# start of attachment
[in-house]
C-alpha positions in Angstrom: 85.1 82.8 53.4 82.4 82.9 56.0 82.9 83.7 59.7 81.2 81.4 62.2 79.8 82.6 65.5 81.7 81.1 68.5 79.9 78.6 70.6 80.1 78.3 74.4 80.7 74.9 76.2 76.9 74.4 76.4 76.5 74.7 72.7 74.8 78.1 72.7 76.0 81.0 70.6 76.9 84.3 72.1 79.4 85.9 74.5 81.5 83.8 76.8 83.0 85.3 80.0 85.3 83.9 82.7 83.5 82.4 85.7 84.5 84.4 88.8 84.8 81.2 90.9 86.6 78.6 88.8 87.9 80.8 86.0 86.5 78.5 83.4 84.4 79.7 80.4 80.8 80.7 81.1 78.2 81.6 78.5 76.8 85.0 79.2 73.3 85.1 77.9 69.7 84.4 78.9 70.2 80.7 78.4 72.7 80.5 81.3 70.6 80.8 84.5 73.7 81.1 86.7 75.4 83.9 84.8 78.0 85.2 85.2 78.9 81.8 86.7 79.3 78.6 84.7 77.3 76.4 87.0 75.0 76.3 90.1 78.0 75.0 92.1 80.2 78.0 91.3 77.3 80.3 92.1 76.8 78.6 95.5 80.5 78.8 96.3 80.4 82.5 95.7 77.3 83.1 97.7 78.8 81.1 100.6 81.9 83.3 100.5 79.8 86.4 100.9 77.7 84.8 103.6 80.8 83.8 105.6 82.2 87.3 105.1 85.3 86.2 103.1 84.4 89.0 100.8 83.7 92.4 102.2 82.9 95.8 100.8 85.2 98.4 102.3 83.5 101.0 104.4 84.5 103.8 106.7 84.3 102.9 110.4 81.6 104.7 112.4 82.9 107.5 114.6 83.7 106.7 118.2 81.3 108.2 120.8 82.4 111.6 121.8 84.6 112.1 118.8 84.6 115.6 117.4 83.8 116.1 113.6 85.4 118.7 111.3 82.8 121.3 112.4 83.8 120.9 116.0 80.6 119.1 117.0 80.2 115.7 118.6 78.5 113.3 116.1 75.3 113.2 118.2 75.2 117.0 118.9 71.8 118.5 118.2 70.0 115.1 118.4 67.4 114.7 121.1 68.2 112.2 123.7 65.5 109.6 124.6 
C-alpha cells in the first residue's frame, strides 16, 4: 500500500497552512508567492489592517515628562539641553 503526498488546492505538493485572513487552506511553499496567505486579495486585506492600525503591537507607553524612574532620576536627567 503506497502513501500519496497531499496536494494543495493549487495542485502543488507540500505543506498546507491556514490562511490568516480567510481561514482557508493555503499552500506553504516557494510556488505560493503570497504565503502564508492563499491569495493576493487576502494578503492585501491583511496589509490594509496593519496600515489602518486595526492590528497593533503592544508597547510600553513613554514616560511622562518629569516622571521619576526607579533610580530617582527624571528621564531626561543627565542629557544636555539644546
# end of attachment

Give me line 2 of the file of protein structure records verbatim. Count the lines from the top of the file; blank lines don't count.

C-alpha positions in Angstrom: 85.1 82.8 53.4 82.4 82.9 56.0 82.9 83.7 59.7 81.2 81.4 62.2 79.8 82.6 65.5 81.7 81.1 68.5 79.9 78.6 70.6 80.1 78.3 74.4 80.7 74.9 76.2 76.9 74.4 76.4 76.5 74.7 72.7 74.8 78.1 72.7 76.0 81.0 70.6 76.9 84.3 72.1 79.4 85.9 74.5 81.5 83.8 76.8 83.0 85.3 80.0 85.3 83.9 82.7 83.5 82.4 85.7 84.5 84.4 88.8 84.8 81.2 90.9 86.6 78.6 88.8 87.9 80.8 86.0 86.5 78.5 83.4 84.4 79.7 80.4 80.8 80.7 81.1 78.2 81.6 78.5 76.8 85.0 79.2 73.3 85.1 77.9 69.7 84.4 78.9 70.2 80.7 78.4 72.7 80.5 81.3 70.6 80.8 84.5 73.7 81.1 86.7 75.4 83.9 84.8 78.0 85.2 85.2 78.9 81.8 86.7 79.3 78.6 84.7 77.3 76.4 87.0 75.0 76.3 90.1 78.0 75.0 92.1 80.2 78.0 91.3 77.3 80.3 92.1 76.8 78.6 95.5 80.5 78.8 96.3 80.4 82.5 95.7 77.3 83.1 97.7 78.8 81.1 100.6 81.9 83.3 100.5 79.8 86.4 100.9 77.7 84.8 103.6 80.8 83.8 105.6 82.2 87.3 105.1 85.3 86.2 103.1 84.4 89.0 100.8 83.7 92.4 102.2 82.9 95.8 100.8 85.2 98.4 102.3 83.5 101.0 104.4 84.5 103.8 106.7 84.3 102.9 110.4 81.6 104.7 112.4 82.9 107.5 114.6 83.7 106.7 118.2 81.3 108.2 120.8 82.4 111.6 121.8 84.6 112.1 118.8 84.6 115.6 117.4 83.8 116.1 113.6 85.4 118.7 111.3 82.8 121.3 112.4 83.8 120.9 116.0 80.6 119.1 117.0 80.2 115.7 118.6 78.5 113.3 116.1 75.3 113.2 118.2 75.2 117.0 118.9 71.8 118.5 118.2 70.0 115.1 118.4 67.4 114.7 121.1 68.2 112.2 123.7 65.5 109.6 124.6 